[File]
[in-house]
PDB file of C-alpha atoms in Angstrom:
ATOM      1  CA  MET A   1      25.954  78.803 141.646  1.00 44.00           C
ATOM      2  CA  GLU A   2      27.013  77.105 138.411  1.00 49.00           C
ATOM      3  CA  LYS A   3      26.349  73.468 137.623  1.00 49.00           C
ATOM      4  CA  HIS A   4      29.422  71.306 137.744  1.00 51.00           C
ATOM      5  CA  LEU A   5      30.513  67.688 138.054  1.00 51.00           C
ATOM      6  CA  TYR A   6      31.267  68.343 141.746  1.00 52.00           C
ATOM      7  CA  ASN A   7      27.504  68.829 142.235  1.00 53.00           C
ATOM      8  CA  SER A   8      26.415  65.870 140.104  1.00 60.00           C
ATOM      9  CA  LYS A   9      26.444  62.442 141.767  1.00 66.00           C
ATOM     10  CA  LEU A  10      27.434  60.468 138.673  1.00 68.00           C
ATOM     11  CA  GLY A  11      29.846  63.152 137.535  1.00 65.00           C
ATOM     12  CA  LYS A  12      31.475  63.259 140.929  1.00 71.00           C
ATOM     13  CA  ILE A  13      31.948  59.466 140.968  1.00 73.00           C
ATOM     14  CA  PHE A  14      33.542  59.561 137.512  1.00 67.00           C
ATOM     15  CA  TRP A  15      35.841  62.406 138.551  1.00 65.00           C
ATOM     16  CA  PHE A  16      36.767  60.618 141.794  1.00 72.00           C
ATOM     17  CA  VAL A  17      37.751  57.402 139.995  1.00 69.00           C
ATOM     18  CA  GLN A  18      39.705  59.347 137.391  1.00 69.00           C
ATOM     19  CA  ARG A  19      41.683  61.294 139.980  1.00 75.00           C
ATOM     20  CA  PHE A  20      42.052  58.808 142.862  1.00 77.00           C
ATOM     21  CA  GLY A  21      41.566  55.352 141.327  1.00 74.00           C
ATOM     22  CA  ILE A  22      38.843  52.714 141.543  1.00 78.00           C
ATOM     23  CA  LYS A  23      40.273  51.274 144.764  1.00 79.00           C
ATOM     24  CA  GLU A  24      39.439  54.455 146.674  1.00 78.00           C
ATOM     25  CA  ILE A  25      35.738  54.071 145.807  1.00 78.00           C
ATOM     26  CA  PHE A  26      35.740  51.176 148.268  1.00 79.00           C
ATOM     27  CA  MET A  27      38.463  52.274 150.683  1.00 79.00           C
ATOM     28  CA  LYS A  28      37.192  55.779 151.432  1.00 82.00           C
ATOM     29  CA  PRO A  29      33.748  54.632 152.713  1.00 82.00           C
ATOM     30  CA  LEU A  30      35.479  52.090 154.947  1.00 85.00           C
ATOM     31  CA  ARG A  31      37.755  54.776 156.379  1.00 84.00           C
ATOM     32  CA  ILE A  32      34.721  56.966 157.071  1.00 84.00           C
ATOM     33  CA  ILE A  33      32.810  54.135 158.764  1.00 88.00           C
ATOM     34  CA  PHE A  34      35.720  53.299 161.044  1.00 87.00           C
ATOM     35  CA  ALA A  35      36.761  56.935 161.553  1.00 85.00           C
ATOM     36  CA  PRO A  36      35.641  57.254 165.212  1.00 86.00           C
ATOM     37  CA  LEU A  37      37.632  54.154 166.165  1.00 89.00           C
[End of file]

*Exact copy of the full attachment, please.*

[in-house]
PDB file of C-alpha atoms in Angstrom:
ATOM      1  CA  MET A   1      25.954  78.803 141.646  1.00 44.00           C
ATOM      2  CA  GLU A   2      27.013  77.105 138.411  1.00 49.00           C
ATOM      3  CA  LYS A   3      26.349  73.468 137.623  1.00 49.00           C
ATOM      4  CA  HIS A   4      29.422  71.306 137.744  1.00 51.00           C
ATOM      5  CA  LEU A   5      30.513  67.688 138.054  1.00 51.00           C
ATOM      6  CA  TYR A   6      31.267  68.343 141.746  1.00 52.00           C
ATOM      7  CA  ASN A   7      27.504  68.829 142.235  1.00 53.00           C
ATOM      8  CA  SER A   8      26.415  65.870 140.104  1.00 60.00           C
ATOM      9  CA  LYS A   9      26.444  62.442 141.767  1.00 66.00           C
ATOM     10  CA  LEU A  10      27.434  60.468 138.673  1.00 68.00           C
ATOM     11  CA  GLY A  11      29.846  63.152 137.535  1.00 65.00           C
ATOM     12  CA  LYS A  12      31.475  63.259 140.929  1.00 71.00           C
ATOM     13  CA  ILE A  13      31.948  59.466 140.968  1.00 73.00           C
ATOM     14  CA  PHE A  14      33.542  59.561 137.512  1.00 67.00           C
ATOM     15  CA  TRP A  15      35.841  62.406 138.551  1.00 65.00           C
ATOM     16  CA  PHE A  16      36.767  60.618 141.794  1.00 72.00           C
ATOM     17  CA  VAL A  17      37.751  57.402 139.995  1.00 69.00           C
ATOM     18  CA  GLN A  18      39.705  59.347 137.391  1.00 69.00           C
ATOM     19  CA  ARG A  19      41.683  61.294 139.980  1.00 75.00           C
ATOM     20  CA  PHE A  20      42.052  58.808 142.862  1.00 77.00           C
ATOM     21  CA  GLY A  21      41.566  55.352 141.327  1.00 74.00           C
ATOM     22  CA  ILE A  22      38.843  52.714 141.543  1.00 78.00           C
ATOM     23  CA  LYS A  23      40.273  51.274 144.764  1.00 79.00           C
ATOM     24  CA  GLU A  24      39.439  54.455 146.674  1.00 78.00           C
ATOM     25  CA  ILE A  25      35.738  54.071 145.807  1.00 78.00           C
ATOM     26  CA  PHE A  26      35.740  51.176 148.268  1.00 79.00           C
ATOM     27  CA  MET A  27      38.463  52.274 150.683  1.00 79.00           C
ATOM     28  CA  LYS A  28      37.192  55.779 151.432  1.00 82.00           C
ATOM     29  CA  PRO A  29      33.748  54.632 152.713  1.00 82.00           C
ATOM     30  CA  LEU A  30      35.479  52.090 154.947  1.00 85.00           C
ATOM     31  CA  ARG A  31      37.755  54.776 156.379  1.00 84.00           C
ATOM     32  CA  ILE A  32      34.721  56.966 157.071  1.00 84.00           C
ATOM     33  CA  ILE A  33      32.810  54.135 158.764  1.00 88.00           C
ATOM     34  CA  PHE A  34      35.720  53.299 161.044  1.00 87.00           C
ATOM     35  CA  ALA A  35      36.761  56.935 161.553  1.00 85.00           C
ATOM     36  CA  PRO A  36      35.641  57.254 165.212  1.00 86.00           C
ATOM     37  CA  LEU A  37      37.632  54.154 166.165  1.00 89.00           C